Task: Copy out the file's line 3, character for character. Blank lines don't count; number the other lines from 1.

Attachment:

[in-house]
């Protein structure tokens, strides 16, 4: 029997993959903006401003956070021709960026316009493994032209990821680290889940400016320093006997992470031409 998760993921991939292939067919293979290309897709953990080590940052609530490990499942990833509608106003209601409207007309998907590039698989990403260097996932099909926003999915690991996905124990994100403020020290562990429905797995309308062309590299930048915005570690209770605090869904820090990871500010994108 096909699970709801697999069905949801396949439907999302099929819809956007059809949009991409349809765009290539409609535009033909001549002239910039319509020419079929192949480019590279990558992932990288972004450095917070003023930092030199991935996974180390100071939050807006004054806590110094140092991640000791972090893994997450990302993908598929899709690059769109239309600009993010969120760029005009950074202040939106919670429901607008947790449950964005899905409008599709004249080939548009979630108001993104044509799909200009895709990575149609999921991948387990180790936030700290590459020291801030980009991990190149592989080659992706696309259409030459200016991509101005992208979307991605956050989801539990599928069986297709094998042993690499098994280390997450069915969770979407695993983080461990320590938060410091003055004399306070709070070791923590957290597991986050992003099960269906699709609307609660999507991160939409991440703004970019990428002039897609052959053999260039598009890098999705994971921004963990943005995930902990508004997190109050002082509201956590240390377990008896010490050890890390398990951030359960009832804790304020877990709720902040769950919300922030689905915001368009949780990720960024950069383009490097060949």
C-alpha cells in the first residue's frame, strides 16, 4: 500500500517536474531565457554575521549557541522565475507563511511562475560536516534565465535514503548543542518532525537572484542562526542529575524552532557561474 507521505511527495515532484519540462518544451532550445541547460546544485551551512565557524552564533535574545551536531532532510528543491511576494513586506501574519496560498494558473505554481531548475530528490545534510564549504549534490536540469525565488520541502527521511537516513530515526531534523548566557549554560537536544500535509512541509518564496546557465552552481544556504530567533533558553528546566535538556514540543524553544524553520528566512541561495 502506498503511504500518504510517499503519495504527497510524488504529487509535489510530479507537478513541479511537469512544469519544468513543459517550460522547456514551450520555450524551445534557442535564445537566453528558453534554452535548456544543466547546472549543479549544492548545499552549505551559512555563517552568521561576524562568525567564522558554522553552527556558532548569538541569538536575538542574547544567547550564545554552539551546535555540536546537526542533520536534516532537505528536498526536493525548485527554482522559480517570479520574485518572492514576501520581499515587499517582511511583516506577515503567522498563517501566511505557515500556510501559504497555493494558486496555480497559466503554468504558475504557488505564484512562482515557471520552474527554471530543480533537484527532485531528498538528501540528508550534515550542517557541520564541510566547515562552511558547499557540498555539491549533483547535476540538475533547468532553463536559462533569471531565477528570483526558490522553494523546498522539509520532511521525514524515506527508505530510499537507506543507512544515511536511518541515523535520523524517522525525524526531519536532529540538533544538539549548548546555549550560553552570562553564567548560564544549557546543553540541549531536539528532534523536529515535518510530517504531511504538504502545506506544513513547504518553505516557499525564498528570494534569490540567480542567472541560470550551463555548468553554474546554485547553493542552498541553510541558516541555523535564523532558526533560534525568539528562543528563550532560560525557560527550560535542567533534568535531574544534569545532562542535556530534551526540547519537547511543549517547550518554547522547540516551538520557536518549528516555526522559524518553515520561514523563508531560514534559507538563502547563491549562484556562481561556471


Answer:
C-alpha cells in the first residue's frame, strides 16, 4: 500500500517536474531565457554575521549557541522565475507563511511562475560536516534565465535514503548543542518532525537572484542562526542529575524552532557561474 507521505511527495515532484519540462518544451532550445541547460546544485551551512565557524552564533535574545551536531532532510528543491511576494513586506501574519496560498494558473505554481531548475530528490545534510564549504549534490536540469525565488520541502527521511537516513530515526531534523548566557549554560537536544500535509512541509518564496546557465552552481544556504530567533533558553528546566535538556514540543524553544524553520528566512541561495 502506498503511504500518504510517499503519495504527497510524488504529487509535489510530479507537478513541479511537469512544469519544468513543459517550460522547456514551450520555450524551445534557442535564445537566453528558453534554452535548456544543466547546472549543479549544492548545499552549505551559512555563517552568521561576524562568525567564522558554522553552527556558532548569538541569538536575538542574547544567547550564545554552539551546535555540536546537526542533520536534516532537505528536498526536493525548485527554482522559480517570479520574485518572492514576501520581499515587499517582511511583516506577515503567522498563517501566511505557515500556510501559504497555493494558486496555480497559466503554468504558475504557488505564484512562482515557471520552474527554471530543480533537484527532485531528498538528501540528508550534515550542517557541520564541510566547515562552511558547499557540498555539491549533483547535476540538475533547468532553463536559462533569471531565477528570483526558490522553494523546498522539509520532511521525514524515506527508505530510499537507506543507512544515511536511518541515523535520523524517522525525524526531519536532529540538533544538539549548548546555549550560553552570562553564567548560564544549557546543553540541549531536539528532534523536529515535518510530517504531511504538504502545506506544513513547504518553505516557499525564498528570494534569490540567480542567472541560470550551463555548468553554474546554485547553493542552498541553510541558516541555523535564523532558526533560534525568539528562543528563550532560560525557560527550560535542567533534568535531574544534569545532562542535556530534551526540547519537547511543549517547550518554547522547540516551538520557536518549528516555526522559524518553515520561514523563508531560514534559507538563502547563491549562484556562481561556471